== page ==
Cats tend to be finicky about their food and can be very picky eaters, unwilling to try food that is new or different from what they are used to eating. Evolution plays a big role in this fussy eating: felines are driven to consume food that has a particular ratio of protein to fat. In this article, we will get to know more about a cat’s sense of taste and why felines are picky eaters.
Do cats have taste buds?
Yes, cats have taste buds, but far fewer than humans do. While humans have about 9,000 taste buds divided into sweet, salty, sour, bitter and savory, cats have only 480 taste buds. Cats are responsive to only four basic tastes, and the sweet taste is almost non-existent because they are strict carnivores.
Cats make up for this deficiency with their superior sense of smell, so it stands to reason that they prefer warm food, as the heat intensifies the aroma.
Some surprising facts about a cat’s taste buds
1. A cat’s sense of taste is weak.
Cats have heightened senses, except for their sense of taste. However, this does not mean that they taste less. Their perception of taste is different and smell is a major stimulant of their appetite, but taste does also play a role.
Also check out our earlier post, Can cats taste spicy?
2. A cat’s taste buds are located around the edges of the tongue.
A cat’s taste buds are located on the sides, rear and tip of the tongue, all around the edges. The tongue’s main surface is reserved for the small barbs that assist in grooming and moving food in the mouth.
3. Cats do not like the taste of anything bitter.
Cats have roughly 12 different receptors for bitter and are strongly sensitive to the bitter compounds found in certain toxins. This is said to discourage cats from eating poisonous prey like reptiles. This sensitivity has a disadvantage to pet owners, however, since it makes cats very averse to medications, which often taste bitter and unpleasant to them.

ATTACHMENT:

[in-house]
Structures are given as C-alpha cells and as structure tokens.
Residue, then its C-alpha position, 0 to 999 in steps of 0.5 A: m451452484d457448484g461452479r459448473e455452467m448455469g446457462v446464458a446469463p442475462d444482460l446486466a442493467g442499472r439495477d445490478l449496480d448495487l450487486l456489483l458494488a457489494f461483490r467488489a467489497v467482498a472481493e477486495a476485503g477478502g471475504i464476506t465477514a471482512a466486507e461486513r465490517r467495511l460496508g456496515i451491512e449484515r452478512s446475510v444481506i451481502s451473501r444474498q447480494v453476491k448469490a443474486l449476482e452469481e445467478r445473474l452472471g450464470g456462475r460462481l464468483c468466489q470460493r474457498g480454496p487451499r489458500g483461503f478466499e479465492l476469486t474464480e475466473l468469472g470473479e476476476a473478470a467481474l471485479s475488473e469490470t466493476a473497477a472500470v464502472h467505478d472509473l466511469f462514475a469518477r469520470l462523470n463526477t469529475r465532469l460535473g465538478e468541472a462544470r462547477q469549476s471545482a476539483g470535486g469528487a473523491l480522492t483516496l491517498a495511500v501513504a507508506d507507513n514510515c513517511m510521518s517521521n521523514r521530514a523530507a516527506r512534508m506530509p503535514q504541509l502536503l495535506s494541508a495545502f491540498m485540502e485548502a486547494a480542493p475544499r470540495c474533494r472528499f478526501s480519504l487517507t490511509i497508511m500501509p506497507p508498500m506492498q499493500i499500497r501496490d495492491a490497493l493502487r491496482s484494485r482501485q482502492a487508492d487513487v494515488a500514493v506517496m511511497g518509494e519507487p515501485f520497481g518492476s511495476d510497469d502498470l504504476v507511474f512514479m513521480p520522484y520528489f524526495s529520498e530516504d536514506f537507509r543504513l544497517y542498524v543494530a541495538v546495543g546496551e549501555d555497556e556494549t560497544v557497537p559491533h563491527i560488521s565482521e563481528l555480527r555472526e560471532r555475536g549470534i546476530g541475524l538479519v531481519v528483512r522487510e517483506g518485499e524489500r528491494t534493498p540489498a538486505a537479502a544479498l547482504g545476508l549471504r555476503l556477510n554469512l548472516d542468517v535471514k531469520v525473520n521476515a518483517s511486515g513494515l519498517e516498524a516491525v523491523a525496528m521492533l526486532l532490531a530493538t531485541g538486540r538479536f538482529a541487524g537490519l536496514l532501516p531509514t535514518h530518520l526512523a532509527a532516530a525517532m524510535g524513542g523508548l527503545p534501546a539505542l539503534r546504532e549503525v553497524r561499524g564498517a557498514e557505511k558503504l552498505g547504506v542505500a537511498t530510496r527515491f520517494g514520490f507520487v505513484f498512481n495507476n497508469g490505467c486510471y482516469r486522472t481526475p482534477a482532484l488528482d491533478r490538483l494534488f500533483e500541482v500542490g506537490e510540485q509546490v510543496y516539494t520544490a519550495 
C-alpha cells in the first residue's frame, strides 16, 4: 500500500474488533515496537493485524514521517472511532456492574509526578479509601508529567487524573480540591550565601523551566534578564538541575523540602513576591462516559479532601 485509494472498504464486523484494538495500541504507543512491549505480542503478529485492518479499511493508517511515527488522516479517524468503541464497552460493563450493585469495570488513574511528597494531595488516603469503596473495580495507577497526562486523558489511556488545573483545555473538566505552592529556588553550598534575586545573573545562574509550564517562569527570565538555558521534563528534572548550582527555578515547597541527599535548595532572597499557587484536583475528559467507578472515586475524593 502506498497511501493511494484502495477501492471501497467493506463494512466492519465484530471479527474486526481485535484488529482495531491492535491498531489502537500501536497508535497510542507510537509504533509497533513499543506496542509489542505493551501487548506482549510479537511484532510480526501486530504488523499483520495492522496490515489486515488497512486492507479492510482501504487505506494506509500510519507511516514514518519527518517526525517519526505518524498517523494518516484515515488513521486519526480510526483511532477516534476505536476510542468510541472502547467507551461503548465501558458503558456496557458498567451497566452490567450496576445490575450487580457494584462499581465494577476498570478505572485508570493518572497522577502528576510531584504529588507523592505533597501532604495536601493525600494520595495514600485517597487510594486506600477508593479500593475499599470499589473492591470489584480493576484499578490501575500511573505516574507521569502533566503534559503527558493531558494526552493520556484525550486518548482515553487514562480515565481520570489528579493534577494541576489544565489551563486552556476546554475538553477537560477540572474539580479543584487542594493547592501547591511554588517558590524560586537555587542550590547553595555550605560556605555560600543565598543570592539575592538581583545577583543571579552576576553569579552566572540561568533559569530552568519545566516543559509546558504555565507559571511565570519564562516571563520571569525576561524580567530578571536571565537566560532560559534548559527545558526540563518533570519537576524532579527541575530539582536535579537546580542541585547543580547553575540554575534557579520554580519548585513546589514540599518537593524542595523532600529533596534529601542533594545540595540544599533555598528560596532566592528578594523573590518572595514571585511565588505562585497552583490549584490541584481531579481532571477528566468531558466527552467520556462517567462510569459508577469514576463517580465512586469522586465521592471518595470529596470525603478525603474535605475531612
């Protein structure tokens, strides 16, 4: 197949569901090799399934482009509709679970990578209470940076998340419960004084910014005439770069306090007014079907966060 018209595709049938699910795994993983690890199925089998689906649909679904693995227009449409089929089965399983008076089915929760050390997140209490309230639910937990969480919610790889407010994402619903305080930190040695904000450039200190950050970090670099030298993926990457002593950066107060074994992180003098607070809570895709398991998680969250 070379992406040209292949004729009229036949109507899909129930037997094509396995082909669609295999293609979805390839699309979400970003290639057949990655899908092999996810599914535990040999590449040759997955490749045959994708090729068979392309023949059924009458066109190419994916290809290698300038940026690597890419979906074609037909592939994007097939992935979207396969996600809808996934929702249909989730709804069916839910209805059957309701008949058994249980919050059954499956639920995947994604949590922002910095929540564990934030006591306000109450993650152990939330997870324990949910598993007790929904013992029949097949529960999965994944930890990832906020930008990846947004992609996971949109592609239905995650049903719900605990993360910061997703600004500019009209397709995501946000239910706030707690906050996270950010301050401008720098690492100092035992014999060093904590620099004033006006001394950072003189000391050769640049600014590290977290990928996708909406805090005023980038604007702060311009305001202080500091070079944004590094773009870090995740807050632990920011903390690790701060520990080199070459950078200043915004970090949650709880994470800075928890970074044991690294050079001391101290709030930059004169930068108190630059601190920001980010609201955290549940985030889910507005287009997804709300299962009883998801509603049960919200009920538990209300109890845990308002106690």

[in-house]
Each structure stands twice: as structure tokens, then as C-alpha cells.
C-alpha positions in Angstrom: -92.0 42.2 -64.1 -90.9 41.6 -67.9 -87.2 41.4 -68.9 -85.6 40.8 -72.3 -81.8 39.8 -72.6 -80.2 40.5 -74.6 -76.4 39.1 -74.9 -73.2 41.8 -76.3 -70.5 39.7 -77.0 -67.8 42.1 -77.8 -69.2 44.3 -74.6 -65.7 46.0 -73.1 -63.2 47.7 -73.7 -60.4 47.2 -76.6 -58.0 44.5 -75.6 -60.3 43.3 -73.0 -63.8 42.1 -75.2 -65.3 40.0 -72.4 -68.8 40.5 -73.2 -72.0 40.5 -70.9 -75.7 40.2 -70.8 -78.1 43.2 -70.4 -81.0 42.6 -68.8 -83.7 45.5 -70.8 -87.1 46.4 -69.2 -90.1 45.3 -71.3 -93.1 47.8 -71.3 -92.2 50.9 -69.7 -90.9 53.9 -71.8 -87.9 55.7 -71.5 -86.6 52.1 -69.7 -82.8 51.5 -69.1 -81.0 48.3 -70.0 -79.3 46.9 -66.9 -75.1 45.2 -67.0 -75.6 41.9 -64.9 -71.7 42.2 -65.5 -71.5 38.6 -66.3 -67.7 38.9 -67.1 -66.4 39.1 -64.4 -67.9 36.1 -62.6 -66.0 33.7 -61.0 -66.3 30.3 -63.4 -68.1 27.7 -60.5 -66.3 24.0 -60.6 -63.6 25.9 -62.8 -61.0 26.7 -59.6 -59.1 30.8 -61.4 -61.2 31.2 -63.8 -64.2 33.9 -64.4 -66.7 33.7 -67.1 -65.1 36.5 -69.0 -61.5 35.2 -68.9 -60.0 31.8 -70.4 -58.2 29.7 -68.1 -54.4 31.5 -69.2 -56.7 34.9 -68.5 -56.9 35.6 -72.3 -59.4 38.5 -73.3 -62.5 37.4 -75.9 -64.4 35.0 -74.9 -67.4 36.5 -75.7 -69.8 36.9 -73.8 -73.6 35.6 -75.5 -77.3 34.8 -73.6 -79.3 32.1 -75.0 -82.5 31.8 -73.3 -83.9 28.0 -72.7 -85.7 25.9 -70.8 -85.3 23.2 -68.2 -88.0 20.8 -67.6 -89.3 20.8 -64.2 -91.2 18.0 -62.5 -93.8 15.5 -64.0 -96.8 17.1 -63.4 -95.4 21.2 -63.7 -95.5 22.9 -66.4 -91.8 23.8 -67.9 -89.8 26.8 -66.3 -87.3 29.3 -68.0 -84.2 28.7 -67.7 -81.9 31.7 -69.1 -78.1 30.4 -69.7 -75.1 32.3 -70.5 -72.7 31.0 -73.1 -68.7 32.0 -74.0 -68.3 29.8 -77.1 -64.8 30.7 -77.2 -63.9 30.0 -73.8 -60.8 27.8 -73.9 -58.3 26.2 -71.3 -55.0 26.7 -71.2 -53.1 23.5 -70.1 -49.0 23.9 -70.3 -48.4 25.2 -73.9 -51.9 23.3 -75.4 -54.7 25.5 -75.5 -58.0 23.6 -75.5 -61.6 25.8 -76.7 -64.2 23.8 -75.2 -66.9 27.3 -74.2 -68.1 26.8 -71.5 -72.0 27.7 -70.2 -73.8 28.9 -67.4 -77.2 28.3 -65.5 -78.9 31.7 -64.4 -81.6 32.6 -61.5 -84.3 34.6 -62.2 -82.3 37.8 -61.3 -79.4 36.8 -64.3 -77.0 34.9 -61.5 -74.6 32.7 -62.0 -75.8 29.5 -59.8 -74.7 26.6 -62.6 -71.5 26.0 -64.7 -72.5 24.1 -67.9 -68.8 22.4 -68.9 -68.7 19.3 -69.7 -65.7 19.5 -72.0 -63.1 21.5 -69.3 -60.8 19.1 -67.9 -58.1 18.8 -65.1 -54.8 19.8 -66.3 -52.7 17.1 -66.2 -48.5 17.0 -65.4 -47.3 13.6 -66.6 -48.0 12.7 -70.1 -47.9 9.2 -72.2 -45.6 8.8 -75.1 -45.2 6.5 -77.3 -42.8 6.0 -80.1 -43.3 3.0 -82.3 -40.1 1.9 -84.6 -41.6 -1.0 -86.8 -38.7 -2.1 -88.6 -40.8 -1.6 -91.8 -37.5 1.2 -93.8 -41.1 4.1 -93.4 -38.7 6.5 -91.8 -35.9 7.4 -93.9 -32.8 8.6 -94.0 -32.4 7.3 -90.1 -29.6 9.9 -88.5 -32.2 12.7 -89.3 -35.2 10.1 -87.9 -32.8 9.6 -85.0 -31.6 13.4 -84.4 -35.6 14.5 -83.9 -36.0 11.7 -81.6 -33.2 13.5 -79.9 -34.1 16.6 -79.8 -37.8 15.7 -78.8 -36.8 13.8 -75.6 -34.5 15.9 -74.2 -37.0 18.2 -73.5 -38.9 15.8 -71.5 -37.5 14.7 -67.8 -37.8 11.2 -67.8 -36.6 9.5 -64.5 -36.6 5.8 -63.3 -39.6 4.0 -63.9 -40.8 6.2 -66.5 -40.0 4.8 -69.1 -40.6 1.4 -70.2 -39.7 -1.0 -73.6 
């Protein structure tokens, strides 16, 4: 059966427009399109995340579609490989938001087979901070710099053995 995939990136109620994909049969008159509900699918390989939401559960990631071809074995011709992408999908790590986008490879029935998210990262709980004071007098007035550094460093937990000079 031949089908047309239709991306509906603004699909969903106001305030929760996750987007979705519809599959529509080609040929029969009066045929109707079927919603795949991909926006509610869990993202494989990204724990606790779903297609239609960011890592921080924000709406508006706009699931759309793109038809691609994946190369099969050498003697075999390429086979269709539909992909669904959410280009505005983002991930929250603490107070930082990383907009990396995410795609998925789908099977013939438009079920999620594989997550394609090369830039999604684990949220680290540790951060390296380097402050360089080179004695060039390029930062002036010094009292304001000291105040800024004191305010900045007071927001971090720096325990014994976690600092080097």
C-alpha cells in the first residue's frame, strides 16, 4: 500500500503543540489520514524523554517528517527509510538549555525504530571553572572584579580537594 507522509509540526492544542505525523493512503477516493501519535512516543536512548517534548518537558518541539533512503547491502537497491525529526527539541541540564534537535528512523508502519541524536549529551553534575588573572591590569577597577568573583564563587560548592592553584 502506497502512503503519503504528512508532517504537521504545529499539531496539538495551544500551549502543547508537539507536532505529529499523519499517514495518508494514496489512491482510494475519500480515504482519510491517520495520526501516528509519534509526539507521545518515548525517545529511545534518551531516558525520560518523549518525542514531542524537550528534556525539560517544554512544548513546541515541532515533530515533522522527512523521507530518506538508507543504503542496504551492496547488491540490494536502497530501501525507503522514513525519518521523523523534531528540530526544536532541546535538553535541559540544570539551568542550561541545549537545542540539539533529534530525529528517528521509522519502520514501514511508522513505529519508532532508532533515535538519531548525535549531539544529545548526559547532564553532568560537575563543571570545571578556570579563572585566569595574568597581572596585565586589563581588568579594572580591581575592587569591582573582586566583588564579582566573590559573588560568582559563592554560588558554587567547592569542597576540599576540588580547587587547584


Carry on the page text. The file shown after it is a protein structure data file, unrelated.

4. Cats have an intriguing way of tasting food.
Cats have a unique sense receptor called the Jacobson’s organ. This is located on the roof of the mouth and used by animals to “taste-smell” the aromas around them like food and pheromones. Odors are inhaled onto the cat’s tongue, which is used to transfer the scents to the mouth’s roof. Through this, cats can taste the essence of aromas.
The Jacobson’s organ is also called an auxiliary sense, and it connects the mouth to the nasal passage. Aside from cats, other animals that have this organ include dogs, horses, goats, cattle, pigs and lizards.
5. The temperature of food, along with its smell and taste, is important to a cat.
Cats tend to prefer warm food, somewhere around 100 degrees Fahrenheit, which is similar to the temperature of freshly-killed prey. Most cats tend to reject cold food taken directly from the fridge.
Cats are obligate carnivores and are “programmed” to consume meat. They do not need to consume sugar or carbohydrates, and there is no reason for them to taste them. The taste receptors that react to meat and fats are the driving factors in a cat’s appetite. Some cat owners claim that their cats are attracted to ice cream and candy; in this case it is not the sweet taste they are drawn to, but rather the fat content of those foods.
Cats also have preferences when it comes to the consistency of their food, and prefer large pieces over crumbs for their kibbles. They also prefer soft food over hard food. The shape of their food is also important, and they like kibbles that vary in shape.
Foods that cats love to eat
Food that cats should not eat
- Grapes and raisins
- Bread dough
- Macadamia nuts
- Onion and garlic
Cats tend to be very picky with their food despite having only about 480 taste buds. They can taste bitter, salty, savory, and sour, but they cannot taste sweet. Most felines are unwilling to taste unfamiliar food and are drawn instinctively to food that is protein- or fat-based, such as meat, which is what they would eat when hunting in the wild.
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